Latest Kaiser Health News Stories
In this episode of KHN’s “What the Health?” Julie Rovner of Kaiser Health News, Margot Sanger-Katz of The New York Times, Stephanie Armour of The Wall Street Journal and Julie Appleby of Kaiser Health News discuss the Trump administration’s proposed regulation that would allow the expansion of short-term health insurance policies that do not comply with all the requirements of the Affordable Care Act. The panelists also talk about federal funding (or not) of public health research around guns.
Kaiser Health News gives readers a chance to comment on a recent batch of stories.
In Tennessee, an Obamacare consumer saw her rate go from $750 to just $5 a month. But a man in Maryland had to buy a less comprehensive plan to keep his costs under $1,000 a month. Income and geography determine prices for health insurance in the fifth year of Affordable Care Act coverage.
The federal marketplace generally uses credit reports to help verify identities, but that doesn’t work if consumers have put a security freeze on them — as some did after the Equifax breach this year. Workarounds for this issue exist, but they make the process more time-consuming.
It’s not just ideology; a lot of people don’t understand what the law does or how it works.
People who have a plan from the health law’s marketplace and who don’t actively shop for a new one will be auto-enrolled on Dec. 16. But unlike past years, most people won’t be able to change those plans if they don’t like them.
Insurance has often been a tough-sell among these young people because they are often healthy and choosing a plan is complicated. A shorter enrollment and less outreach could dampen enthusiasm.
The Affordable Care Act has increased the number of people with insurance, but shopping around for plans puts a burden on patients, especially this year.
Ineligible for subsidies, a Tennessee woman quit her job to get an affordable health care premium. Conventional steps — such as maxing out your 401(k) contribution each year — may also do the job, financial planners say.
With federal support slashed for organizations that provided consumers help in making their health plan choices, insurance brokers have to pick up the slack.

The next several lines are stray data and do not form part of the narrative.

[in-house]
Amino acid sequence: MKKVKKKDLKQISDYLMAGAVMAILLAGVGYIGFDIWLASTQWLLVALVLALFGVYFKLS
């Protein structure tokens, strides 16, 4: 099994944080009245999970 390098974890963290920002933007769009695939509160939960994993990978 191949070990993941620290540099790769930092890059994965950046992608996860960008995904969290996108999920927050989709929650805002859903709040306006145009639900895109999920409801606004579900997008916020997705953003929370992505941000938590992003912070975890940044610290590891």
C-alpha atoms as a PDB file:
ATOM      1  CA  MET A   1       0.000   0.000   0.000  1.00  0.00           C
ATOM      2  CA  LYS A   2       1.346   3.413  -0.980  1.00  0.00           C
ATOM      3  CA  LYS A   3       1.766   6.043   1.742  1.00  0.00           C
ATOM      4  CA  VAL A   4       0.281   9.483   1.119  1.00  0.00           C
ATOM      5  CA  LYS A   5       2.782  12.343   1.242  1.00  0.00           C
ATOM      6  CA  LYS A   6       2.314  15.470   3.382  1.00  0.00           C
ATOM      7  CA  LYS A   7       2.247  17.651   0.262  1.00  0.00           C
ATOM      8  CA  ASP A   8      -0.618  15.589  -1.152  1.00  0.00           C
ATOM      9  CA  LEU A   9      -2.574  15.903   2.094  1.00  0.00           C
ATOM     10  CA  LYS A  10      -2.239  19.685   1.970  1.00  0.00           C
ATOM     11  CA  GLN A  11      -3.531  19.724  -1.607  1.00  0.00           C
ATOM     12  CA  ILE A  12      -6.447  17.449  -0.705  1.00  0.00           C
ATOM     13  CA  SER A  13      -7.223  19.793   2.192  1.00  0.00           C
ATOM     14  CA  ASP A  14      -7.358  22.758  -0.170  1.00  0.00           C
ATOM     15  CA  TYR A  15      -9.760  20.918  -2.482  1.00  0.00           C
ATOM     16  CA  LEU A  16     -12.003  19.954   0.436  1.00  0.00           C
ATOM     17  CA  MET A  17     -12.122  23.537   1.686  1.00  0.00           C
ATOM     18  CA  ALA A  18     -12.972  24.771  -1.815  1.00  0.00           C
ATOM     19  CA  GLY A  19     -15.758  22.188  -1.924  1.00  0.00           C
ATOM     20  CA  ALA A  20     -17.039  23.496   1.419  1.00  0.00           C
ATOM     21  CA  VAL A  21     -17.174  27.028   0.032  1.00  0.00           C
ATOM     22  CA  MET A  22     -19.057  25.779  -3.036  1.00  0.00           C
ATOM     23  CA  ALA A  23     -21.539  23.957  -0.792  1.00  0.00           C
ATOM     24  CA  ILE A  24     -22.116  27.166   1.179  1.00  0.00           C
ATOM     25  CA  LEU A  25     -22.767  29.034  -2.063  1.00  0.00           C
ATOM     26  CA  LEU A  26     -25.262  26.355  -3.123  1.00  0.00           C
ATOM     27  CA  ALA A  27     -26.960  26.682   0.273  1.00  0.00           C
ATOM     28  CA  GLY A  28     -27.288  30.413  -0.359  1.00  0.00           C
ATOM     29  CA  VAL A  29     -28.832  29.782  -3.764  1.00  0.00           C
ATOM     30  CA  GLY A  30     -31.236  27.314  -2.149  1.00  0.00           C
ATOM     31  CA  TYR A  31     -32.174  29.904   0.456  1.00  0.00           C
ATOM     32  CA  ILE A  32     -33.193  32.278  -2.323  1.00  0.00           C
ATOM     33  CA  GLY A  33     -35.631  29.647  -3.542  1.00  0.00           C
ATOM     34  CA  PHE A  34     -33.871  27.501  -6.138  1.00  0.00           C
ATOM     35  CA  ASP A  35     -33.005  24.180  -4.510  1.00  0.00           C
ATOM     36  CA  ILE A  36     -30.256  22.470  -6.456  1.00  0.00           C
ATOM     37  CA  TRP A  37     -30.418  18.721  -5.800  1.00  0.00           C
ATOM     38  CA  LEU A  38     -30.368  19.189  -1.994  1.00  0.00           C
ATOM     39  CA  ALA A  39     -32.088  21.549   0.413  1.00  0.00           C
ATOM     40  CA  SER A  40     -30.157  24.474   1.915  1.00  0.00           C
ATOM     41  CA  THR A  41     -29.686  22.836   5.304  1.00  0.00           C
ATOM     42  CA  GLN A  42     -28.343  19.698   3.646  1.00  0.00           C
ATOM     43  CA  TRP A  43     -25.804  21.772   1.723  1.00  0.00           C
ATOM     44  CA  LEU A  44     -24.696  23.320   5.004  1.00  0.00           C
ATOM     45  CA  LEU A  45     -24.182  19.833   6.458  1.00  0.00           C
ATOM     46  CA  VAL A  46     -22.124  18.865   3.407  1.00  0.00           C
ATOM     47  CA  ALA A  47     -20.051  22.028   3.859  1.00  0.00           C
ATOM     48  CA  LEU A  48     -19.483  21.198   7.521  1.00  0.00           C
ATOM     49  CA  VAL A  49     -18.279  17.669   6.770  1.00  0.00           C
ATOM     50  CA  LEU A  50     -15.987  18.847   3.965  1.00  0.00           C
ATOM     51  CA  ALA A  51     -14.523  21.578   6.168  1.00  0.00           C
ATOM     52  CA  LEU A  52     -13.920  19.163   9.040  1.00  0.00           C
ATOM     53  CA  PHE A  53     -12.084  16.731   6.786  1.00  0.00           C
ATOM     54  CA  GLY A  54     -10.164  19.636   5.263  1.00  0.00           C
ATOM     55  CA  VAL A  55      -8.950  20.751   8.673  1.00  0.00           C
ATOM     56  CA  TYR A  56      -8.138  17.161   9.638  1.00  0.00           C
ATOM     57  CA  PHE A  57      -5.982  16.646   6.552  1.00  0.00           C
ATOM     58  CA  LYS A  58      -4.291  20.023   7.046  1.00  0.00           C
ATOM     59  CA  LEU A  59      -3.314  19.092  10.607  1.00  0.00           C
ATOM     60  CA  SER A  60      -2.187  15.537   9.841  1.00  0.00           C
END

This year, more than ever, it is important to know your options.
States aren’t getting nearly as much federal money this year to explain and campaign for Affordable Care Act policies. Some are trying to make up the shortfall; others lack the cash or political will.
Higher premiums loom for Americans in their late 50s and early 60s who are still too young for Medicare and don’t qualify for subsidies under Obamacare.
This year’s Obamacare open enrollment will be marked by a number of changes. KHN helps you navigate them.
Two states, North and South Carolina, have very different outlooks since the Trump administration cut funding for the people who help others sign up for health insurance.
U.S. District Judge Vince Chhabria said the vast majority of states have already prepared for the termination of the payments and already devised responses that give consumers better coverage.
Some employers may opt to claim a religious or moral exemption and women could have to pick up some of the cost of this expensive contraception option.
Covered California authorized a 12.4 percent average surcharge on silver-tier plans, the second-least expensive option sold on the exchange. It brings the total average premium increase on those plans to nearly 25 percent next year.
Doctors offering this care charge a monthly fee for services that can be handled in the office. But patient advocates warn it is not insurance and offers no coverage for hospital or specialist care.
The Affordable Care Act gave some Americans the chance to strike out on their own in new business ventures because they didn’t have to worry about keeping a job just for health insurance. But the repeal-and-replace efforts reignited this week create uncertainty about whether they can count on that insurance option in the future.